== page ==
A weighing scale is an important tool in many industries, including food service, shipping and anything in which the weight of a product affects the bottom line. An inaccurate scale can lead to improper weighing stats and could prove costly. On a personal level, weighing scales can be instrumental in helping individuals maintain and control their health by signaling when they need to gain or lose weight. Correctly calibrating your weighing scale is key to ensuring that your results are accurate and to providing peace of mind.
Items you will need
Items with known weights Ii.e. gallon of water or dumbbell)
Place your weighing scale on a flat and firm surface. An uneven surface such as a rug or mat can alter your readings and give inaccurate results.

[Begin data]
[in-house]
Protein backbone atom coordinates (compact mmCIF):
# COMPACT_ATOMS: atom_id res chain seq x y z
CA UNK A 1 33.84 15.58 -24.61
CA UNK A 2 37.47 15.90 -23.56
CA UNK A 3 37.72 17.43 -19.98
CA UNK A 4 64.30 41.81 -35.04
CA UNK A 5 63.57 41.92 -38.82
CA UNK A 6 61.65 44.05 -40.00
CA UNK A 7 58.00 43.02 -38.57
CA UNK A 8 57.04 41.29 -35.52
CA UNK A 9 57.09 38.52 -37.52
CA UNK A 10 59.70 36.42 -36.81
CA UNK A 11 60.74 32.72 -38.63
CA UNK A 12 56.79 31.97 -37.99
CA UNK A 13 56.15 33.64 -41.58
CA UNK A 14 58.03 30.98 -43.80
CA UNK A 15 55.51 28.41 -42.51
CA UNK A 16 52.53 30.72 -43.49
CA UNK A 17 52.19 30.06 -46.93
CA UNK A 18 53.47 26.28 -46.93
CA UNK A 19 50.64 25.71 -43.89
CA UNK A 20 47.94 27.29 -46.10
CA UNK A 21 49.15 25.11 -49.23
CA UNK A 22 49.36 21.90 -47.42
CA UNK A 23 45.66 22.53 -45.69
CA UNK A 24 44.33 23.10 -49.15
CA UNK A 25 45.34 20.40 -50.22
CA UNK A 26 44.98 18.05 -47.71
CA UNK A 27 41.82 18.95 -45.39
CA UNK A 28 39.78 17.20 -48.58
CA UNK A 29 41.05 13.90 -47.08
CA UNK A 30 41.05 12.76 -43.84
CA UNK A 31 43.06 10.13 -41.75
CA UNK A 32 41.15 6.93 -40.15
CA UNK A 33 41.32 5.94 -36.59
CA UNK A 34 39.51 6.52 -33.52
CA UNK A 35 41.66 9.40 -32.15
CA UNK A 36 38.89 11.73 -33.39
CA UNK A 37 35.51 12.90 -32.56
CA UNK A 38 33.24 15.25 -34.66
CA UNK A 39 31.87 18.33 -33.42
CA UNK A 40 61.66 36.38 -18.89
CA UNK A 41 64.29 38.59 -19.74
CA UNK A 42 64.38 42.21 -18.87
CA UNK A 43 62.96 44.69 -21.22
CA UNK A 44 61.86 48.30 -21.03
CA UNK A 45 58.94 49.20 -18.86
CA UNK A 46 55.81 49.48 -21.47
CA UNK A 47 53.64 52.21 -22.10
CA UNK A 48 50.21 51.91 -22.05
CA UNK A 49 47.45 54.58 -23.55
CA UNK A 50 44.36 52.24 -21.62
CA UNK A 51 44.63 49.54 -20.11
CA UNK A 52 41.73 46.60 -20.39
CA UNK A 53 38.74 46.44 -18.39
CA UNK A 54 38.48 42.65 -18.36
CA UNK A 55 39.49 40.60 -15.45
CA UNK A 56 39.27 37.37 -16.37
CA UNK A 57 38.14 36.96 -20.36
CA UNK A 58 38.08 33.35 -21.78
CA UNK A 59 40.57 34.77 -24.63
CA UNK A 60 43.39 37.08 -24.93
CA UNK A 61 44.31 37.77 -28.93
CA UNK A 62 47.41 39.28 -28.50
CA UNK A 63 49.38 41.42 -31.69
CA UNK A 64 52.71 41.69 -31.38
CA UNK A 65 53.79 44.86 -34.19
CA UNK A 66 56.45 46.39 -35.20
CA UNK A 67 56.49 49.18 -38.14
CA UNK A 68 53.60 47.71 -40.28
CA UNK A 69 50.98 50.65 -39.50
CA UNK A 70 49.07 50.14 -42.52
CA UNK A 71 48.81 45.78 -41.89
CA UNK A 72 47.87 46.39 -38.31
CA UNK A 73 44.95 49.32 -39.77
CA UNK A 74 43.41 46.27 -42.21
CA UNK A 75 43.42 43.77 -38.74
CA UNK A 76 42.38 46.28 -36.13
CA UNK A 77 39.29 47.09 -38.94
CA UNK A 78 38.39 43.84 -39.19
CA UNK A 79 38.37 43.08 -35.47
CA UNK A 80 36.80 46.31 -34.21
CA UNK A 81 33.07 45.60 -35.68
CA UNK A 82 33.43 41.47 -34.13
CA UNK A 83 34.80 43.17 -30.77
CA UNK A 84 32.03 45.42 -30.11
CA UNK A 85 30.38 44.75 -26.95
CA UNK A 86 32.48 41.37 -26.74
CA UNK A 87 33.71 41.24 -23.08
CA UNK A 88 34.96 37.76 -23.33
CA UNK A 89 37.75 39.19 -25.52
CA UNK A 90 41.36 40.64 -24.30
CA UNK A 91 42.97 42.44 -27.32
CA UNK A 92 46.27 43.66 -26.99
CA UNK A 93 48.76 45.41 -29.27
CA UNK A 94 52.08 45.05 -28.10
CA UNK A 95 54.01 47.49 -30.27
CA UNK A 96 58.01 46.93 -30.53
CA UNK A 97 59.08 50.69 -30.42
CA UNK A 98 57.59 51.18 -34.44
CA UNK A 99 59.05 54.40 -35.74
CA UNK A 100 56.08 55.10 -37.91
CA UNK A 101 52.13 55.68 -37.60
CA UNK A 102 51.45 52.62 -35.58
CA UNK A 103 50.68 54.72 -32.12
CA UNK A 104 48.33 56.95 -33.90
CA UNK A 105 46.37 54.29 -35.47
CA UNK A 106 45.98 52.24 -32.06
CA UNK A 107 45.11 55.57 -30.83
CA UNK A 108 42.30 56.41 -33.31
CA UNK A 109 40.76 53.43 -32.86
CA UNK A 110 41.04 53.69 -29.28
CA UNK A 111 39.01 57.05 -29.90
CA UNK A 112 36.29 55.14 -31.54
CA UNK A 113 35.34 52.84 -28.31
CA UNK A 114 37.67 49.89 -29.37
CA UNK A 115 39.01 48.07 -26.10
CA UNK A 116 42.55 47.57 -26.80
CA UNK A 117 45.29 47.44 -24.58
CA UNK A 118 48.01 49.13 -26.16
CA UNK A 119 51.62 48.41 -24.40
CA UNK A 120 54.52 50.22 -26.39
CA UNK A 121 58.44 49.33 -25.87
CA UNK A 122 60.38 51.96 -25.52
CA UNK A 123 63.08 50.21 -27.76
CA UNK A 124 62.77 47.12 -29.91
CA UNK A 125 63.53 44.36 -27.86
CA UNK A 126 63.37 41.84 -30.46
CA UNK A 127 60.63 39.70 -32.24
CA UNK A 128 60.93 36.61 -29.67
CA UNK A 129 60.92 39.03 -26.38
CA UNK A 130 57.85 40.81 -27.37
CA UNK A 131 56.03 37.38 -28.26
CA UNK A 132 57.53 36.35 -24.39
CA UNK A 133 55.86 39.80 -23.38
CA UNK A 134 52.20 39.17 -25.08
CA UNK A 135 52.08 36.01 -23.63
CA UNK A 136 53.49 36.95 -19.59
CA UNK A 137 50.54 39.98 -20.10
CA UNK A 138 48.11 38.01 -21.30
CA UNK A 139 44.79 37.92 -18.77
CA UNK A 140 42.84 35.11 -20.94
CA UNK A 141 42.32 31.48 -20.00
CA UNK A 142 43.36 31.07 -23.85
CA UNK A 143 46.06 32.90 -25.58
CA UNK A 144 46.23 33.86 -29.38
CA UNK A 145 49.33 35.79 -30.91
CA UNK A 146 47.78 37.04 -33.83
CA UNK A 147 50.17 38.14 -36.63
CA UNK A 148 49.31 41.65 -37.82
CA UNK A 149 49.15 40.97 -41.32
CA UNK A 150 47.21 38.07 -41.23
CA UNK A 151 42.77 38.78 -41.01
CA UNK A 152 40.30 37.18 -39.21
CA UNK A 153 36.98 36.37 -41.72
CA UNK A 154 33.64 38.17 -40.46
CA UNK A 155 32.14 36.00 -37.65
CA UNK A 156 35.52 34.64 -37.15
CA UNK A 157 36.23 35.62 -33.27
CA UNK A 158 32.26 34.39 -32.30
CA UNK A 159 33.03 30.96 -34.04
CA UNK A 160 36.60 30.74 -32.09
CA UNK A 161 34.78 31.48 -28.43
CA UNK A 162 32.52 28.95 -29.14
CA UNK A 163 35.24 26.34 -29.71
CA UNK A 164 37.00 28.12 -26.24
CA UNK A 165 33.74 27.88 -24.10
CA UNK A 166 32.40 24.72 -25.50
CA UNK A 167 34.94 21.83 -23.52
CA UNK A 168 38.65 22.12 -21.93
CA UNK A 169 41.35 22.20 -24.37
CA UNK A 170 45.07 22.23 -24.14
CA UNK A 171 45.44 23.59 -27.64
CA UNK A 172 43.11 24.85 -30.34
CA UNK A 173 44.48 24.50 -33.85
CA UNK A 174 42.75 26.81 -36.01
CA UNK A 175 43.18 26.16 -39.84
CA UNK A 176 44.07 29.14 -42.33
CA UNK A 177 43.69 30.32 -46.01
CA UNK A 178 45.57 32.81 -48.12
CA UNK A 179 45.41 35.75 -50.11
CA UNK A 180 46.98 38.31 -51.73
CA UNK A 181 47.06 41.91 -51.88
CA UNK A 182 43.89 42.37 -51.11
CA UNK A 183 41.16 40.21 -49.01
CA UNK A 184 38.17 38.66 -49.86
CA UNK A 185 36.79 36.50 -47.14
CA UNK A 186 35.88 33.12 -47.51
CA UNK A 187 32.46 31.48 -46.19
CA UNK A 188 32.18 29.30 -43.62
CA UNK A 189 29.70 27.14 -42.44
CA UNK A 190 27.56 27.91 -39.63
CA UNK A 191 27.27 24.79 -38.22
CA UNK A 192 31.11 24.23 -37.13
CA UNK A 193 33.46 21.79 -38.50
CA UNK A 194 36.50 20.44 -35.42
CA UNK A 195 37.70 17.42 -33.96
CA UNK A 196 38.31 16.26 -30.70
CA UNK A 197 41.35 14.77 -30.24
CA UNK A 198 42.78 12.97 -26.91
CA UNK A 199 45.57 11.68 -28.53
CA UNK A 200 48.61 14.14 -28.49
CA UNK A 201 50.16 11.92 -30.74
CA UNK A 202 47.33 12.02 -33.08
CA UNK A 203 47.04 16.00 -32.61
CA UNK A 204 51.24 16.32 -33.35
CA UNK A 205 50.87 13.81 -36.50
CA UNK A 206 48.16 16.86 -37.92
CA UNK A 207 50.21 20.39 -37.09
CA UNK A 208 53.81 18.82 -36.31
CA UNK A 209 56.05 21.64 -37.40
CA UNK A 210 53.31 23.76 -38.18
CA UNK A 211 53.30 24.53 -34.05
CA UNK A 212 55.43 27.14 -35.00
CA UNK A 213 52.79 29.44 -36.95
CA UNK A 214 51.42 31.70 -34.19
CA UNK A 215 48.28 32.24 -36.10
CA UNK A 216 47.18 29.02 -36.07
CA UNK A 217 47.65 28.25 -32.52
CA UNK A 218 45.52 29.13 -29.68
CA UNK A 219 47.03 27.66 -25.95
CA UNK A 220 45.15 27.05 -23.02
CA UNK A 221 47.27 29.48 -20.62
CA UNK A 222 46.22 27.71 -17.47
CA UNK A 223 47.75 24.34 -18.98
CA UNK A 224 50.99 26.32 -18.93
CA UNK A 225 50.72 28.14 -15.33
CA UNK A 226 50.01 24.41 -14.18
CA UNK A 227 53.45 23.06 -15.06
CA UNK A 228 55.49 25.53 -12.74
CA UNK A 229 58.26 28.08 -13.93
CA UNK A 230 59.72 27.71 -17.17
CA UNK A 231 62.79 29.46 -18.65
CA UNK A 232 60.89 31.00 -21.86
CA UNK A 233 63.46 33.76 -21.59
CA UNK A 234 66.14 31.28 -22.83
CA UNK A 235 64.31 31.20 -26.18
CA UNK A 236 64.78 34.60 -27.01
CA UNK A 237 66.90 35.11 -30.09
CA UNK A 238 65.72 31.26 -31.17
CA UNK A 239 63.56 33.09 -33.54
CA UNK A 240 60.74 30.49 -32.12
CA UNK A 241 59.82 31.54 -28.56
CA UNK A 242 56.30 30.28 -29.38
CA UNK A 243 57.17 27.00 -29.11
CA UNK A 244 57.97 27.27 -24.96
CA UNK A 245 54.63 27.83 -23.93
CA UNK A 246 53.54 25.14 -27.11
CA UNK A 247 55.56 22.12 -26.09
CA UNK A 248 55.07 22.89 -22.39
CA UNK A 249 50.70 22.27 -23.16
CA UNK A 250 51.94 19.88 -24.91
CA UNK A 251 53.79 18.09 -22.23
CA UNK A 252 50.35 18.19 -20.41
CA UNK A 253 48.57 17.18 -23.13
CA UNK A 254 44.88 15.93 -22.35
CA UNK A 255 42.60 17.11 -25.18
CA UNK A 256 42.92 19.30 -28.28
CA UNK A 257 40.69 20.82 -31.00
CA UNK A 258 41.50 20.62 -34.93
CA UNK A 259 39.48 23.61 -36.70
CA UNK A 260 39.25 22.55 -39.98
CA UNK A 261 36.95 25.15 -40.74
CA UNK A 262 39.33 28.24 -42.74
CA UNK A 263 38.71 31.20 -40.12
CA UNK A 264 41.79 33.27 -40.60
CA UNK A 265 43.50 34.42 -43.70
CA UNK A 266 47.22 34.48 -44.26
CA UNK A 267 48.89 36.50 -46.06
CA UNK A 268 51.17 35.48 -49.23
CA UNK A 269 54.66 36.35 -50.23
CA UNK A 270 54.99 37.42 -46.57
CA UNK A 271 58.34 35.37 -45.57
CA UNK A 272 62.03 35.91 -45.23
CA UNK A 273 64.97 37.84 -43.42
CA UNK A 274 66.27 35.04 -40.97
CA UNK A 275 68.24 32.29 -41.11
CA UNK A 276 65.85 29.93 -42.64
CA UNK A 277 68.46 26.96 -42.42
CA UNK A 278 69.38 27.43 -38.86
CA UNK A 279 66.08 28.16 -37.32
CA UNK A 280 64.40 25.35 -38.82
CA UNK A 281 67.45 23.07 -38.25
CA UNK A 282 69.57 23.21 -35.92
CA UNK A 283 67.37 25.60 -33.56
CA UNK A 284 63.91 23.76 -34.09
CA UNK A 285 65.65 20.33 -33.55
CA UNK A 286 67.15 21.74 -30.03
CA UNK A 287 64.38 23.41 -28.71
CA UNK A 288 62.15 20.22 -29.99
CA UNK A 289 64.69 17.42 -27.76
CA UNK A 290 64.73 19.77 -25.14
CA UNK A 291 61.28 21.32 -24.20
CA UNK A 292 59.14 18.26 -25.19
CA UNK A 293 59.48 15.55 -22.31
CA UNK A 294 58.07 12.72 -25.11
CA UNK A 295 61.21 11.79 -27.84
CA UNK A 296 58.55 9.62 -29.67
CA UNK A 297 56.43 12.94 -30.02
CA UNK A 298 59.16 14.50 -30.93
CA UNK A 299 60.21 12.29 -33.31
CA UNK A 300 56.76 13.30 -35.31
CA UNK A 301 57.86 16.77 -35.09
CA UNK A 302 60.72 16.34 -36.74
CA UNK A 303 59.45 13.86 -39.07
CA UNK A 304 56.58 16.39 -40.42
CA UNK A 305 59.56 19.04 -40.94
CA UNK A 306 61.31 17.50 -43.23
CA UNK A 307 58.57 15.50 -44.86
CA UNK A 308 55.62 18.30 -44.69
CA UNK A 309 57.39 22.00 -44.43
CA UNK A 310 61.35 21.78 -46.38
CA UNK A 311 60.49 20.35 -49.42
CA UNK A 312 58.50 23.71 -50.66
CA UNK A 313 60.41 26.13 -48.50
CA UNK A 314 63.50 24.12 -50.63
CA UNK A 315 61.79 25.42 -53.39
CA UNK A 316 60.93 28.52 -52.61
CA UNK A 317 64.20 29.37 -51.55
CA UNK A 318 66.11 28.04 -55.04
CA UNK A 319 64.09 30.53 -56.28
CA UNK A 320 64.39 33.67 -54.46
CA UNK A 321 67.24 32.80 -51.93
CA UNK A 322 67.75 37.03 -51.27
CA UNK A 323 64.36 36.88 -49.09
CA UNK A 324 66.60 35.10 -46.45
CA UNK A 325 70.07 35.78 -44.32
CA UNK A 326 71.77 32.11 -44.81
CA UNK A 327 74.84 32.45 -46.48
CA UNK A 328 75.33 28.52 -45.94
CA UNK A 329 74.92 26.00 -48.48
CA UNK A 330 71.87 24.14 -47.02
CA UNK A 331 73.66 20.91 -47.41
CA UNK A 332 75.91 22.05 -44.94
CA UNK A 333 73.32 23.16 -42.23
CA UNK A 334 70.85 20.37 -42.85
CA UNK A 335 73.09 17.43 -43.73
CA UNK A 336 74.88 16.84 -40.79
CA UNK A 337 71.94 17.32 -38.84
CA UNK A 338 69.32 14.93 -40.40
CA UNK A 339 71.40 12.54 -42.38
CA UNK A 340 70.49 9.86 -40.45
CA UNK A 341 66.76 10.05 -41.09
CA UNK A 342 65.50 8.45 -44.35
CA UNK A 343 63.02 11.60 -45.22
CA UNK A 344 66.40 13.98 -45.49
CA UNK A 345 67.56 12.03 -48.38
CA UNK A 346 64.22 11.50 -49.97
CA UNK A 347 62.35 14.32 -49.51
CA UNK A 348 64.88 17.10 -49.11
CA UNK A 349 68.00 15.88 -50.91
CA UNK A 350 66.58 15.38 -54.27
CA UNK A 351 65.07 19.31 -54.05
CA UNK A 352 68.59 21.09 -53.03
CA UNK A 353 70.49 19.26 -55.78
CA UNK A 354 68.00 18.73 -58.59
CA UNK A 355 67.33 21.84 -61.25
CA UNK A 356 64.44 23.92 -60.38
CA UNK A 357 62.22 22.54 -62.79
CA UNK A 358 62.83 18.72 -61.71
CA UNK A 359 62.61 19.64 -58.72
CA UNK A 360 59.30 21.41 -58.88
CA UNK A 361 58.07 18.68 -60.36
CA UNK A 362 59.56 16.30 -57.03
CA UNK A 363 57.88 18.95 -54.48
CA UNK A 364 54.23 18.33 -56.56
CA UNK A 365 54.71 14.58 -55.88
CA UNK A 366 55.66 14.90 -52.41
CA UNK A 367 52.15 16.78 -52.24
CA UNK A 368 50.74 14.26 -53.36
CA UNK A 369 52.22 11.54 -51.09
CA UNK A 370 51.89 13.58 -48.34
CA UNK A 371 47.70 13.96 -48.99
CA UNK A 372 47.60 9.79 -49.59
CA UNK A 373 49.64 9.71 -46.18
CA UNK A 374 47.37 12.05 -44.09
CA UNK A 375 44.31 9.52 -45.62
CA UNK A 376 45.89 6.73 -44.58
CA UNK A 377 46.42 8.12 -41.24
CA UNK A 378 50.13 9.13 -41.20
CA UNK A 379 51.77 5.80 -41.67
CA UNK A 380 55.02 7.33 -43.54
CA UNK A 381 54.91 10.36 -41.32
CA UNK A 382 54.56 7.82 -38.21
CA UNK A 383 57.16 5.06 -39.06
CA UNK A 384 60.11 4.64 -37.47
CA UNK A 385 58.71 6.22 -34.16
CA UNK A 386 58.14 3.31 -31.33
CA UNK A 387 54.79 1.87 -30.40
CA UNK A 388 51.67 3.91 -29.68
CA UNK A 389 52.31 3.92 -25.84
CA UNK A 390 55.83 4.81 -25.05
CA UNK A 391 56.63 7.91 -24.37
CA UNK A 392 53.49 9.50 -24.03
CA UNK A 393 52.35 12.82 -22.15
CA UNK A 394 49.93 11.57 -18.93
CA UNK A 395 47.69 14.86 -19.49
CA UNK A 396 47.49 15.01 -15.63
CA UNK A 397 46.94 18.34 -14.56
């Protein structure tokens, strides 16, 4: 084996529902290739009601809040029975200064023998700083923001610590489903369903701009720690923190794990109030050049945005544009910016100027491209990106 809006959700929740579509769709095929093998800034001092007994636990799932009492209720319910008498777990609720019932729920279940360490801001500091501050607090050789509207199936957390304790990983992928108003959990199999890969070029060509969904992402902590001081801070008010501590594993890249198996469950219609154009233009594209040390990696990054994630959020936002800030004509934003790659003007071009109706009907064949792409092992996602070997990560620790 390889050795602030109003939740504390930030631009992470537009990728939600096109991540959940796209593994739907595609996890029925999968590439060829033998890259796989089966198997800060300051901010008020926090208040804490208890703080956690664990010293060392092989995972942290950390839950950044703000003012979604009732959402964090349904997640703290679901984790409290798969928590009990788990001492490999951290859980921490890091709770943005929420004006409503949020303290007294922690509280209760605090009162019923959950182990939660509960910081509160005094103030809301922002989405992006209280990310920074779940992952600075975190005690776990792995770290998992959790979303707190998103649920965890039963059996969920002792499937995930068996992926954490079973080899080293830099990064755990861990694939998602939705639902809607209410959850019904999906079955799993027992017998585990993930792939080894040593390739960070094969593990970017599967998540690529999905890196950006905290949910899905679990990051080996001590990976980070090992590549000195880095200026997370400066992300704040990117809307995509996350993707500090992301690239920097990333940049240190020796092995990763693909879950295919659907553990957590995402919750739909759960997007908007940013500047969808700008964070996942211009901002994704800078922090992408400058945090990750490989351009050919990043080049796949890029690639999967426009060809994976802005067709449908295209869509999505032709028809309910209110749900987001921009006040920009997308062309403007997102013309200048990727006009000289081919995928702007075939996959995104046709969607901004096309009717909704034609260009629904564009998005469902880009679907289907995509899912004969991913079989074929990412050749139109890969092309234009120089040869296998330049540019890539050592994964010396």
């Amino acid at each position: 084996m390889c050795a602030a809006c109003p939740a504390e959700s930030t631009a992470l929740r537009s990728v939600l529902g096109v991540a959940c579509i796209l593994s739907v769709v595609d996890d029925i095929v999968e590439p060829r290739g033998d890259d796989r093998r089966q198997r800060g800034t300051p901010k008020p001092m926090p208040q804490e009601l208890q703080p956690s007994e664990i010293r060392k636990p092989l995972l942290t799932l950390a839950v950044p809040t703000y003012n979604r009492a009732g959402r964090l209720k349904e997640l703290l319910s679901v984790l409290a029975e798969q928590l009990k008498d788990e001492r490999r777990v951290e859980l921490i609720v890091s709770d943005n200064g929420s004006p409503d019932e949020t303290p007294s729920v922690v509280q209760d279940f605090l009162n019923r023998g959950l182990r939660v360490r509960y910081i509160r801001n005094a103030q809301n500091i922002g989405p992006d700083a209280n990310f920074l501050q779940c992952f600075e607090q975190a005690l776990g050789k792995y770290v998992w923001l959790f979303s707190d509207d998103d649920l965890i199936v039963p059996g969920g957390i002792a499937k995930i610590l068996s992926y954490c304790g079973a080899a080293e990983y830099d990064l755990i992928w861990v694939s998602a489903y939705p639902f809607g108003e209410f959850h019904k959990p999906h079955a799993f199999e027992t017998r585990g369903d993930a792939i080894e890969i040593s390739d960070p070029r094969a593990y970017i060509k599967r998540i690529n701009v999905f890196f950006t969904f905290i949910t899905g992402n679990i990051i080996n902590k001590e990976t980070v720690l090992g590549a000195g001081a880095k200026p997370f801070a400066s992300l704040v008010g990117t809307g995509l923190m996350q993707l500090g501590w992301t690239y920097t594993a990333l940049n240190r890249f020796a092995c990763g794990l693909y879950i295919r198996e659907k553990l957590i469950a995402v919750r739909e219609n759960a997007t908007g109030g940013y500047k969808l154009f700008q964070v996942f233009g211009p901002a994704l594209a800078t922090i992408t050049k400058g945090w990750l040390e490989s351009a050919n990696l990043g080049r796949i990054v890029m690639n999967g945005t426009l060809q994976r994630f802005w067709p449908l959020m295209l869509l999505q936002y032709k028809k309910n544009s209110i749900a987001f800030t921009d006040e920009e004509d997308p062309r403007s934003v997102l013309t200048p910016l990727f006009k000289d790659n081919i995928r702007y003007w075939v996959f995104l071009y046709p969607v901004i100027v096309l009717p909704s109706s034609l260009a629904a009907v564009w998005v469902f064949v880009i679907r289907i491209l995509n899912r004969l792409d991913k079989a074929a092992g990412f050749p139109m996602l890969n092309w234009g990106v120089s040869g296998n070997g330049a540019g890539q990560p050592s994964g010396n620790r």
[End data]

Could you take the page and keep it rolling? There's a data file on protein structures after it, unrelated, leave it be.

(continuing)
Read your scale's user manual to determine how to set it to read zero lbs. This is also known as "zeroing" your scale.
Place something for which you know its weight on the scale. Consider using a gallon of water, which always weighs in at 8 lbs., 4 oz. Dumbbells or barbells can be used because their weights are also known.
Repeat Step 3 a few more times. Calculate the average of your results to come up with a desired weight.
Calculate the percentage of error if your scale continues to read differently than what you know it should be. Factor this percentage in going forward with future weighings.
If you have a digital weighing scale, make sure cellular and cordless phones are turned off or are far away from your scale. These things, and other electronic products such as WiFi or bluetooth technology, can cause interference and potentially affect your readings.
Some digital weighing scales come with a calibration program implanted in them. If this program malfunctions, as is often the case with electronic programs, your scale cannot be accurately calibrated.